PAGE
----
‘‘New Mexico’s powerful incentives are bringing more opportunities to our state — once again ahead of schedule with more jobs and investment than initially anticipated,’’ the governor said in a statement.

The news comes as New Mexico looks to turn the corner after a crippling budget crisis that stemmed from a downturn in the oil and natural gas sectors and an overall weak economy. The state also has struggled with high unemployment numbers, only recently ending its stretch at the top of the nation’s jobless rankings. 

It's a Democratic state, too.

Had it not been for the oil and gas downturn, Martinez has said New Mexico’s over-the-year job growth in 2016 would have been the strongest it’s been in a decade.

State officials and business owners have been scrambling in recent months to take advantage of the windfall expected to come from the data center during construction and once it’s online in 2018. They’re pushing for more high-tech industries in hopes of guarding against the volatility of the energy industry.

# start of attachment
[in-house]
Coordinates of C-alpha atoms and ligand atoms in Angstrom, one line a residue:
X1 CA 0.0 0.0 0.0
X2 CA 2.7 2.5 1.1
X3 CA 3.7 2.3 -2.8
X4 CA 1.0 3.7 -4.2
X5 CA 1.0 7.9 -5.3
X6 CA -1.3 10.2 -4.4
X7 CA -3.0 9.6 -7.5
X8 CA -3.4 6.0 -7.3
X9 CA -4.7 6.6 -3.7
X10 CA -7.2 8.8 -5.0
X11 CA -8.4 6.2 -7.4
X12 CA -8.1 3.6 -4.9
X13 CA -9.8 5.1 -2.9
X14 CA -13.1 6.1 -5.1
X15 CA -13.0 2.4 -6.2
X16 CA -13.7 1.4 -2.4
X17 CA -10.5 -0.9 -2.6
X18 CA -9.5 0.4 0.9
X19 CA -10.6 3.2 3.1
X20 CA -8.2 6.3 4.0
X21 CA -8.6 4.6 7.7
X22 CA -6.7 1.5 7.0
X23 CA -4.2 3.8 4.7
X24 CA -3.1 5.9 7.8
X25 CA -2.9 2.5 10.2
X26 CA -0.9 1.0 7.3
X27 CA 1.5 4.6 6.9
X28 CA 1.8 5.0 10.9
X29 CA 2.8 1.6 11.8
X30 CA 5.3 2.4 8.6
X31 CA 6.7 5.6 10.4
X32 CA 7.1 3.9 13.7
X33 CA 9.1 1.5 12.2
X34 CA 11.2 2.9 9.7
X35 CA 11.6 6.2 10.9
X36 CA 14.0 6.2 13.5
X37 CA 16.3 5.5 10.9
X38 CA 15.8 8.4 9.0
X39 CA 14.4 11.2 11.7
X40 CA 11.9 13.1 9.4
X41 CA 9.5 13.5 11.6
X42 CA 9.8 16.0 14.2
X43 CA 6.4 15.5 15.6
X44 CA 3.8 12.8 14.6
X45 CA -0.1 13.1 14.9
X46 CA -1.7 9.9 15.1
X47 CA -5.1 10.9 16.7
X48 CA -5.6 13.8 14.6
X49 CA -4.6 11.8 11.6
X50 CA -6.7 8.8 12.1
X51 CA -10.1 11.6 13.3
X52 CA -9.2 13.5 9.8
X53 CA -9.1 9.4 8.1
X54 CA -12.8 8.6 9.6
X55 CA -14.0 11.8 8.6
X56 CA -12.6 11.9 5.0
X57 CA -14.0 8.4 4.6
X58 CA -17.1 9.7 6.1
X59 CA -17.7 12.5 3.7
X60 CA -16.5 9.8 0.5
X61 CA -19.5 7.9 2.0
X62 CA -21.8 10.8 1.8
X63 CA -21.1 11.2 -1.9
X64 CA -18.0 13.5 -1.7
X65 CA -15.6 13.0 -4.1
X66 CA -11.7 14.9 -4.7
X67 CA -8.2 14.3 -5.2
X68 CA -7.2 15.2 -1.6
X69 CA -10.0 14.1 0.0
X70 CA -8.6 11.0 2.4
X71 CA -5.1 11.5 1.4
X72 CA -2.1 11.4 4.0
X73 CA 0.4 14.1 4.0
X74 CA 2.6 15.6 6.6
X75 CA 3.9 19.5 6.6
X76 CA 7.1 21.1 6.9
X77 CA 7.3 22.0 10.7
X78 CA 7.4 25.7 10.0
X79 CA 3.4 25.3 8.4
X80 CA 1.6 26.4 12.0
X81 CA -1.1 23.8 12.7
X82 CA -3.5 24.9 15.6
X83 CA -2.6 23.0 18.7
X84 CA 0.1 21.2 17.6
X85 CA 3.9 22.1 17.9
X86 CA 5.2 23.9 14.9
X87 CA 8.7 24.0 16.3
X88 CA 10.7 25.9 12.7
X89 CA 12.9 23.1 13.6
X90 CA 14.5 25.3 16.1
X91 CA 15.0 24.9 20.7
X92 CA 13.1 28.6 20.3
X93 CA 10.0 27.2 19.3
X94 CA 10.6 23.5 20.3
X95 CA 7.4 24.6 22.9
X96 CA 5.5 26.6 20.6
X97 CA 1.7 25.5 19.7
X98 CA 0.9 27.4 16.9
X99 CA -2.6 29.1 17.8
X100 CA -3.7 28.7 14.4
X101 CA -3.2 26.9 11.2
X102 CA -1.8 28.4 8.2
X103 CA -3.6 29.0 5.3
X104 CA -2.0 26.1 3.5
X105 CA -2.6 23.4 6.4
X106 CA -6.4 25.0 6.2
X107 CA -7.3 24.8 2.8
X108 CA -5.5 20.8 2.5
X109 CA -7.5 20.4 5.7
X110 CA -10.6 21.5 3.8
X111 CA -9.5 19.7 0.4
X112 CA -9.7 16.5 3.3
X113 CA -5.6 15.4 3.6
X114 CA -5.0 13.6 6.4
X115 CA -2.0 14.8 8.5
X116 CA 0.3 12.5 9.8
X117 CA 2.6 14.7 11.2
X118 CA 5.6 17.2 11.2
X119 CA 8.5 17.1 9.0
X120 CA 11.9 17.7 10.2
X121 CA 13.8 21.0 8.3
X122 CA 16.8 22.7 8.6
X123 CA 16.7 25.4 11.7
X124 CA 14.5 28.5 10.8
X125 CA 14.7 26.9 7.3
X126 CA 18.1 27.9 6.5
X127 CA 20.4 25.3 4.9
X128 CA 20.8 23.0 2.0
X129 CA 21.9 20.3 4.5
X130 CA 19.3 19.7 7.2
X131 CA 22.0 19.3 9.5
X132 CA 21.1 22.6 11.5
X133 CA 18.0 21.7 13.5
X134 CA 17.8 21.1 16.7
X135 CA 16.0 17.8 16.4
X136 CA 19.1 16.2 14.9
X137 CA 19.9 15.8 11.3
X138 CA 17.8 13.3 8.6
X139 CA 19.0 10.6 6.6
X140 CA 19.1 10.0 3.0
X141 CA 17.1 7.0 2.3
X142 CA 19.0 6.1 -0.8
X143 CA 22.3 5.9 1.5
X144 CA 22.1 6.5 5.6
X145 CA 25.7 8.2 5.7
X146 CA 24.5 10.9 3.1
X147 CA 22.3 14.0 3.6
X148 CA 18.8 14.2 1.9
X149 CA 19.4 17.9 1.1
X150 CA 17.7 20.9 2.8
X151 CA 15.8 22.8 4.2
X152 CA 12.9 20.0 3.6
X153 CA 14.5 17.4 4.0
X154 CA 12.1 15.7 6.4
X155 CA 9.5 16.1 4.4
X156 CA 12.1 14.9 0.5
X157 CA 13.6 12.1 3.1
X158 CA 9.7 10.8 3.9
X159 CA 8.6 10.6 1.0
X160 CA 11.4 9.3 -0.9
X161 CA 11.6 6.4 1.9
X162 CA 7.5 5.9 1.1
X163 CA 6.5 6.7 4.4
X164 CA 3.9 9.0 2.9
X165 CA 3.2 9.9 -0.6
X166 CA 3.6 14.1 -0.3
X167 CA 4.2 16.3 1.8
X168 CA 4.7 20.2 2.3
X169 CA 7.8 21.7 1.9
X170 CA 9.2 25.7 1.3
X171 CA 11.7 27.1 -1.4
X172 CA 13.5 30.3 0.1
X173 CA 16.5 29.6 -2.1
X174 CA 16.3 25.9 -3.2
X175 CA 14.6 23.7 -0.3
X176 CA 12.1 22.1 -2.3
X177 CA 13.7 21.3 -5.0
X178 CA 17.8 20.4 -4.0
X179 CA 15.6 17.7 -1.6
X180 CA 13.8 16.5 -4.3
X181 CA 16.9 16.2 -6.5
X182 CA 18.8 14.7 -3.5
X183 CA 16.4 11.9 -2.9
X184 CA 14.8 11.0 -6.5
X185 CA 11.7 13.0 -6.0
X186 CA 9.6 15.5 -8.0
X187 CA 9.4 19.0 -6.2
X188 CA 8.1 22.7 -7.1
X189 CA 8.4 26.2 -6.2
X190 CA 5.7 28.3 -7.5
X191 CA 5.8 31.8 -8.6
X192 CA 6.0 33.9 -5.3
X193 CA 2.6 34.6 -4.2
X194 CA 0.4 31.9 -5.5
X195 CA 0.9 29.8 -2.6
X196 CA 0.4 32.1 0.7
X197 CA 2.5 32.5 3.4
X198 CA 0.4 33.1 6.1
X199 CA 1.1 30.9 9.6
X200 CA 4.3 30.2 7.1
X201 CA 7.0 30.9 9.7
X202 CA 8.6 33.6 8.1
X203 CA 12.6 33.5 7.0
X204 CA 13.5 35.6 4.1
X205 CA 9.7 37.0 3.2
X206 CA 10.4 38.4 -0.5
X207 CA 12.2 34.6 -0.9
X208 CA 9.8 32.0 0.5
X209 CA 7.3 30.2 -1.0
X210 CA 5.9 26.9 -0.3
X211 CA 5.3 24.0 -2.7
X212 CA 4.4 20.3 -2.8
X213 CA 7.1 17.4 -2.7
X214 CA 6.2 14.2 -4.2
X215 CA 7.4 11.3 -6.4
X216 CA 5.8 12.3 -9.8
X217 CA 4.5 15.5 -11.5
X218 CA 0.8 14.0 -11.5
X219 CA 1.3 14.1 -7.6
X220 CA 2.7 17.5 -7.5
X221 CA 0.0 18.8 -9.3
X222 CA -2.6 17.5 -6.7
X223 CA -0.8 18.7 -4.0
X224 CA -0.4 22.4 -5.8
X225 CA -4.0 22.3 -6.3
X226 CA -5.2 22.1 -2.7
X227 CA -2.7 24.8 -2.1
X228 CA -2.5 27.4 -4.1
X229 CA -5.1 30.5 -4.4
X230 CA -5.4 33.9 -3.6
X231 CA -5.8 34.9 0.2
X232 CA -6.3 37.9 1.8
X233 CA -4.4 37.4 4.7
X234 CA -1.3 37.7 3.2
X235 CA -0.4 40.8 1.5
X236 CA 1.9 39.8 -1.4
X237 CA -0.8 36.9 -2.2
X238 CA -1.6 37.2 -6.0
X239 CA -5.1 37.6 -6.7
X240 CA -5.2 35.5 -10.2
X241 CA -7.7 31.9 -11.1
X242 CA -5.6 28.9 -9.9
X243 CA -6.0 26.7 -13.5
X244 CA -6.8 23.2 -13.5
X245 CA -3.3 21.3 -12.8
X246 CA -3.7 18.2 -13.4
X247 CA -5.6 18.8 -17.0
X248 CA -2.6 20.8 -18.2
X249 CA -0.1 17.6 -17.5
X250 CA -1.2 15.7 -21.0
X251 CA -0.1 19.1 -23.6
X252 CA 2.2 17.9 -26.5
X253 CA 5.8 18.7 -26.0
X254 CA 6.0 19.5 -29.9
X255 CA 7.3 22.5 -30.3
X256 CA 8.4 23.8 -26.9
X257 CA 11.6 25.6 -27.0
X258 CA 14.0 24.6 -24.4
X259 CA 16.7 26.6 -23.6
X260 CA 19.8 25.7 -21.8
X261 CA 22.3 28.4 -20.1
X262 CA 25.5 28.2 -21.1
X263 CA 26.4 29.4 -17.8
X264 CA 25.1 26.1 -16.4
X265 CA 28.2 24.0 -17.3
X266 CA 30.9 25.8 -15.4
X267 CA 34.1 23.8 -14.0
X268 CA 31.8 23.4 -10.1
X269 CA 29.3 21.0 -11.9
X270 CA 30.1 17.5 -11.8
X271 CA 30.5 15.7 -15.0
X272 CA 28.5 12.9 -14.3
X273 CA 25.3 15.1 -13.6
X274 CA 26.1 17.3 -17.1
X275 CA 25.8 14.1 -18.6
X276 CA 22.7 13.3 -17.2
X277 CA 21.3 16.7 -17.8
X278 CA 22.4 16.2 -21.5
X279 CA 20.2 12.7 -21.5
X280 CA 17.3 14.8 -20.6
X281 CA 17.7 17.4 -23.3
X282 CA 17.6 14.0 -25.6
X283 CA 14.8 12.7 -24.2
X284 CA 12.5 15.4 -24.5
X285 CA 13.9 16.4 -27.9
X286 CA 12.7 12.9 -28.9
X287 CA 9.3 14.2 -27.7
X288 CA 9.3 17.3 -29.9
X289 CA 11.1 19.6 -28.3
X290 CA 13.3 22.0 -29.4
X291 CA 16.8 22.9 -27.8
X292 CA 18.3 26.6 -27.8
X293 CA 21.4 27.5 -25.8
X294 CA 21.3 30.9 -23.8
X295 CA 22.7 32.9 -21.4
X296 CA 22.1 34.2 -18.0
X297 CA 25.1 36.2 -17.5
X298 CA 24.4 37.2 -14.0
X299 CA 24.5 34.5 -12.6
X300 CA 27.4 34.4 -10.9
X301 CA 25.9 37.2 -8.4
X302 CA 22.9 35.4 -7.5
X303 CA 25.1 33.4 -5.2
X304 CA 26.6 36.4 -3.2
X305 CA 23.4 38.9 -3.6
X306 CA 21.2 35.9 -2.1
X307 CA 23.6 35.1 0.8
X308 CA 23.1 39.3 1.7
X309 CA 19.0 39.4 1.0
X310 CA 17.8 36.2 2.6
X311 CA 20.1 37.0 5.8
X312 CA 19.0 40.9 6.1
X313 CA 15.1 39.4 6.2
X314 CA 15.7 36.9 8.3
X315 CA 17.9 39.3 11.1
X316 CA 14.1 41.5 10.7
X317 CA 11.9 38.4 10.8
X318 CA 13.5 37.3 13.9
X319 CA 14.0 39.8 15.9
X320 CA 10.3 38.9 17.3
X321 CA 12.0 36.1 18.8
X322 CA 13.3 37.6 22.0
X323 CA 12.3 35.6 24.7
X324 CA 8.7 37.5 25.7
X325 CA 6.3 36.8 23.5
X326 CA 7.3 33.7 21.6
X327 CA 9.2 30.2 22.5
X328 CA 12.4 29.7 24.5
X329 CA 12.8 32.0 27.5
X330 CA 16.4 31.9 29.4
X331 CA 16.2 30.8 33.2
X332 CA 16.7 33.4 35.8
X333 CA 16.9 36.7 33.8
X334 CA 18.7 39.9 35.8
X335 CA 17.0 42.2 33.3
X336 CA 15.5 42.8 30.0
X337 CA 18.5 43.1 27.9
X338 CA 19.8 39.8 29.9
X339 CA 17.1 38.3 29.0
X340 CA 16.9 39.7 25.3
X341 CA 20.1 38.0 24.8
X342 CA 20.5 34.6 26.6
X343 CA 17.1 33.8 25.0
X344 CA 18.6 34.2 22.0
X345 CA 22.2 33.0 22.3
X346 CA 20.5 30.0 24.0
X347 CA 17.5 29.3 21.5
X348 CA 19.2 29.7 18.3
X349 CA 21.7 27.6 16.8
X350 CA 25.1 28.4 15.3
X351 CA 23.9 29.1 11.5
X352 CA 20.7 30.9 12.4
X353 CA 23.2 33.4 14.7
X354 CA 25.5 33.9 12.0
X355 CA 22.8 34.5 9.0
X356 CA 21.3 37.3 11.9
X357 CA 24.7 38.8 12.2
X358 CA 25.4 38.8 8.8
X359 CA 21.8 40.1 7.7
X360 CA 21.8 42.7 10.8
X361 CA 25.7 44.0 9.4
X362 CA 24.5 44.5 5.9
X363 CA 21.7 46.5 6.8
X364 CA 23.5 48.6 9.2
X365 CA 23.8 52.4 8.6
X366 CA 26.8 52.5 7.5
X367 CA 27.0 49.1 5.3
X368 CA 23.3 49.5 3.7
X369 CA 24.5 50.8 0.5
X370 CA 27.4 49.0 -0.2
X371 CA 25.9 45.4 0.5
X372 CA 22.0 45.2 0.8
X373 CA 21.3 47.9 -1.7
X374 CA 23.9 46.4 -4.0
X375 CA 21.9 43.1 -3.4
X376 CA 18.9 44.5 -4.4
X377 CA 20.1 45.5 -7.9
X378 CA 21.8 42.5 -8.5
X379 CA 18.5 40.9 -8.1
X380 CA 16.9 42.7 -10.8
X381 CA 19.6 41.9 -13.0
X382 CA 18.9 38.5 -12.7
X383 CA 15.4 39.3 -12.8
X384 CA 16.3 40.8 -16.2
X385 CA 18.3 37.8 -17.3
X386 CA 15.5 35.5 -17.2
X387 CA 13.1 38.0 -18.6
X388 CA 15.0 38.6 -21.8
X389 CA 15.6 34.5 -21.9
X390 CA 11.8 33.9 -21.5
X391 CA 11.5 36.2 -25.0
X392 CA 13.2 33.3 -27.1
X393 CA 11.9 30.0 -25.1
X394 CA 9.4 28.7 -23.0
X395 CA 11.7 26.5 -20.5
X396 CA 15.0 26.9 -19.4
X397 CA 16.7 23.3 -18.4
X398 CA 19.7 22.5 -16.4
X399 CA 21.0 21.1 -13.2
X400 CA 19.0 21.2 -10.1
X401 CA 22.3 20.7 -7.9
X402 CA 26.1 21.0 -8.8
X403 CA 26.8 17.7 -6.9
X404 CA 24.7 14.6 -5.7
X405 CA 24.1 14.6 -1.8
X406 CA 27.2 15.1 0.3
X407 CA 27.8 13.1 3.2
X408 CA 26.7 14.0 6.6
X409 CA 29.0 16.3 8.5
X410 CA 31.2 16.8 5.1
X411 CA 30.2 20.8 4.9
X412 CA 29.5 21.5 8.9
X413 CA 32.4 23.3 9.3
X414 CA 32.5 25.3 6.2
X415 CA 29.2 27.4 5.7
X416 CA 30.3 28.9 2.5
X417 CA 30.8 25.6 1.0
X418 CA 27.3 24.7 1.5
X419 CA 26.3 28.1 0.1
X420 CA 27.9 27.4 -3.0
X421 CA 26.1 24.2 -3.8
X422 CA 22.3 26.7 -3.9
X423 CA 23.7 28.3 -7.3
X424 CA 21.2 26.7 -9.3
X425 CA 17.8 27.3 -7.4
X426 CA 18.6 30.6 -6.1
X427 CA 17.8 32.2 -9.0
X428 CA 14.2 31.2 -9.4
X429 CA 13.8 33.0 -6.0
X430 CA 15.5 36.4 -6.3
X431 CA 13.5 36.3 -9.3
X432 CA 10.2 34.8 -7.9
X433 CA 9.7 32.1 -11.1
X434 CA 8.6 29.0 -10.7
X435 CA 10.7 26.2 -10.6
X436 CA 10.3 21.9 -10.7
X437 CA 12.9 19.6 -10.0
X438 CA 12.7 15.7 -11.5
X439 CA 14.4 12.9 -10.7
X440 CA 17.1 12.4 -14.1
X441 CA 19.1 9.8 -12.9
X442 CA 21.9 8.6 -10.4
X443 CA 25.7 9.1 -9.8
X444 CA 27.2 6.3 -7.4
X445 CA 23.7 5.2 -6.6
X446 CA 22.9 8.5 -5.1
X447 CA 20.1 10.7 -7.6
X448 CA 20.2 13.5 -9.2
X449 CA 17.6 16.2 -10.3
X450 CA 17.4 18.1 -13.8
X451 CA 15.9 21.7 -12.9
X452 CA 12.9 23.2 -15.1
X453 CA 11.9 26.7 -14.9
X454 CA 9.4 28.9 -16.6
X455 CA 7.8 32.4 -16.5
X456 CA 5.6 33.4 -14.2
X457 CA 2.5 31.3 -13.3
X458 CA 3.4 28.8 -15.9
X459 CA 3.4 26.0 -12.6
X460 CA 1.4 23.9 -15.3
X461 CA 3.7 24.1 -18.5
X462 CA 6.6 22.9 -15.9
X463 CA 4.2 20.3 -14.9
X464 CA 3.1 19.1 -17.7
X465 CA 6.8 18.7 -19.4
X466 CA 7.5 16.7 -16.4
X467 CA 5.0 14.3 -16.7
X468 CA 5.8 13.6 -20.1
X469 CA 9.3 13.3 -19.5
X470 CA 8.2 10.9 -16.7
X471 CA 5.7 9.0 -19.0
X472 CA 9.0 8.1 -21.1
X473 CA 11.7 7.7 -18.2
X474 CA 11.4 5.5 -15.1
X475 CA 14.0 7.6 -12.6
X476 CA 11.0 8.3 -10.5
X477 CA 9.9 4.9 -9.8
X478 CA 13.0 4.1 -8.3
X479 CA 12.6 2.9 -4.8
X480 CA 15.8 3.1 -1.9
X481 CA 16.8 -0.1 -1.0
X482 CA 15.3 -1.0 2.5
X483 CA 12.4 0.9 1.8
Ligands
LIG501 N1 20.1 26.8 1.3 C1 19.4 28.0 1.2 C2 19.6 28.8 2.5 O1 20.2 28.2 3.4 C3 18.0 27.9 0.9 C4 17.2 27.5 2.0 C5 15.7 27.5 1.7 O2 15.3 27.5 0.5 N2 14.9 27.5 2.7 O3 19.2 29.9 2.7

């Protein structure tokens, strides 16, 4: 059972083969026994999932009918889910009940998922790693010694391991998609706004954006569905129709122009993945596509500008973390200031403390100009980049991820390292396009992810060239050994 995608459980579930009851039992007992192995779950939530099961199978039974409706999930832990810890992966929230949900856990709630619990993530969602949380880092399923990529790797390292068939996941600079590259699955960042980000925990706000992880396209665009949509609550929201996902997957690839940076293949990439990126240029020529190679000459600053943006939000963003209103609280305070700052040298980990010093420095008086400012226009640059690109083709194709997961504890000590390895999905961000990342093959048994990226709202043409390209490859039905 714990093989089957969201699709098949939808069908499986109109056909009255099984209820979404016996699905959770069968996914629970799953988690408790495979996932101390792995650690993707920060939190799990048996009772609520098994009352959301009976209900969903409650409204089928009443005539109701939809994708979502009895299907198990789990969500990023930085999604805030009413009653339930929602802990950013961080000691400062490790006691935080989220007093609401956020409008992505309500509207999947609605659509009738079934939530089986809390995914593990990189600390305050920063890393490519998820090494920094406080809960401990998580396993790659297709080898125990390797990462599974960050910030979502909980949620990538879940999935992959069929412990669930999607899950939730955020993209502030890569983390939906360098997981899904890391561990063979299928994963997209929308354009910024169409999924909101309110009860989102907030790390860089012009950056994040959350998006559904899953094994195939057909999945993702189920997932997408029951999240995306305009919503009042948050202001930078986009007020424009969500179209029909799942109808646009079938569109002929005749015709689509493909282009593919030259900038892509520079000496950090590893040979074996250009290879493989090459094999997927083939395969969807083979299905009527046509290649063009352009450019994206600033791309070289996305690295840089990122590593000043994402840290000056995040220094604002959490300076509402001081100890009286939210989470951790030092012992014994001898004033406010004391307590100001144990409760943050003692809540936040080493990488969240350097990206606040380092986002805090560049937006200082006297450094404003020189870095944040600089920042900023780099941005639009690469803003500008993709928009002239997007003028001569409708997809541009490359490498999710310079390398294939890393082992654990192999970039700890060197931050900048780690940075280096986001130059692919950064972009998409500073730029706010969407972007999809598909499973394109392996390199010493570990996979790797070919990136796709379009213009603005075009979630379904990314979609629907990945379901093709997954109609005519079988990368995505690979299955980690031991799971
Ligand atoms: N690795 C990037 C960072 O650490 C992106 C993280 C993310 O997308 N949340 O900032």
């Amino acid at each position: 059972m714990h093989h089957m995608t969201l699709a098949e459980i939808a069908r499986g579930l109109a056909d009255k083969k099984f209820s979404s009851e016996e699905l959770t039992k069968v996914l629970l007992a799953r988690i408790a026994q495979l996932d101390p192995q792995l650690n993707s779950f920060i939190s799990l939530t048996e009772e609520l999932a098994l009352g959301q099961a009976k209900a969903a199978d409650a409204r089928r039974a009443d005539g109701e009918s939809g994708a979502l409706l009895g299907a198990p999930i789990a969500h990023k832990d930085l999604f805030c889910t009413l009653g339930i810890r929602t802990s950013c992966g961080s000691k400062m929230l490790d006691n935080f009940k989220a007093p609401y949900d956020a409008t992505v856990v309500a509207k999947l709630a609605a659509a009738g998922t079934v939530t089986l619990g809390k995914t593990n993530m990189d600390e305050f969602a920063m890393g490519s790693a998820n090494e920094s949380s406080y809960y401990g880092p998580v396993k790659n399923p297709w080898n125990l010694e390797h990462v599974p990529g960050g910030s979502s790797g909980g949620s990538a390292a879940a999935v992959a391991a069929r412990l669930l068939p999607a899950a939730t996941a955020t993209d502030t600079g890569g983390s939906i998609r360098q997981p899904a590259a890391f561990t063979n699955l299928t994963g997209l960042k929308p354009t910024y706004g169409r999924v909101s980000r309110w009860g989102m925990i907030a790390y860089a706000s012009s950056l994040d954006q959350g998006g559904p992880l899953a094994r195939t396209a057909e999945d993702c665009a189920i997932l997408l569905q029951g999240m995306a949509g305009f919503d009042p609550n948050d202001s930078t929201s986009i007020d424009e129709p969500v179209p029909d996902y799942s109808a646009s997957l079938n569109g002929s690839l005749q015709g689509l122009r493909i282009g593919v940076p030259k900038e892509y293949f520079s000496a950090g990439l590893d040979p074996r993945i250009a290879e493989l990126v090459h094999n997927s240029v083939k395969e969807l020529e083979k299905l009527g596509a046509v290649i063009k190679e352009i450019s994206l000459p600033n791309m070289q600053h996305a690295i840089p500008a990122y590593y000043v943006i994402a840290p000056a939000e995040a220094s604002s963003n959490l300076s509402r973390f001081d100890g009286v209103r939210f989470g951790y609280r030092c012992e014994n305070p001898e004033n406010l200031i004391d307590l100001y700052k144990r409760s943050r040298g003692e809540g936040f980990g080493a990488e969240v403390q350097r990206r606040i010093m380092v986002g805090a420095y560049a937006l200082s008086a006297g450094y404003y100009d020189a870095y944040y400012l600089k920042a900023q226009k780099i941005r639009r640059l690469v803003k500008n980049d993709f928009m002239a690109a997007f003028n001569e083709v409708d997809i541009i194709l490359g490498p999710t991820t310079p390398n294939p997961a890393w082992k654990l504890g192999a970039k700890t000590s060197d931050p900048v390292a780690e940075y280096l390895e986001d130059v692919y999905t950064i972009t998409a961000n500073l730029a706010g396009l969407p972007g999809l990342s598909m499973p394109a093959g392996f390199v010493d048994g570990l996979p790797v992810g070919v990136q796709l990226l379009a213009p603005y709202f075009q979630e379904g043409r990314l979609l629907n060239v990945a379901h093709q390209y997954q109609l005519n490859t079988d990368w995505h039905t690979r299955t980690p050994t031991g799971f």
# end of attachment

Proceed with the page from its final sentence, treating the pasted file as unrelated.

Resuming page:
Facebook broke ground on the first building in October. It’s expected to go live in late 2018.

The second building will likely keep construction crews busy through 2020.

Tom Furlong, Facebook’s vice president of infrastructure, thanked the Martinez administration and the village of Los Lunas for their support and said the company continues to find a strong pool of talent to build the data center.

More than 280,000 hours of work on the project have already been logged, more than 3 million cubic yards of dirt have been moved and more than 30,000 cubic yards of concrete have been poured, according to the company.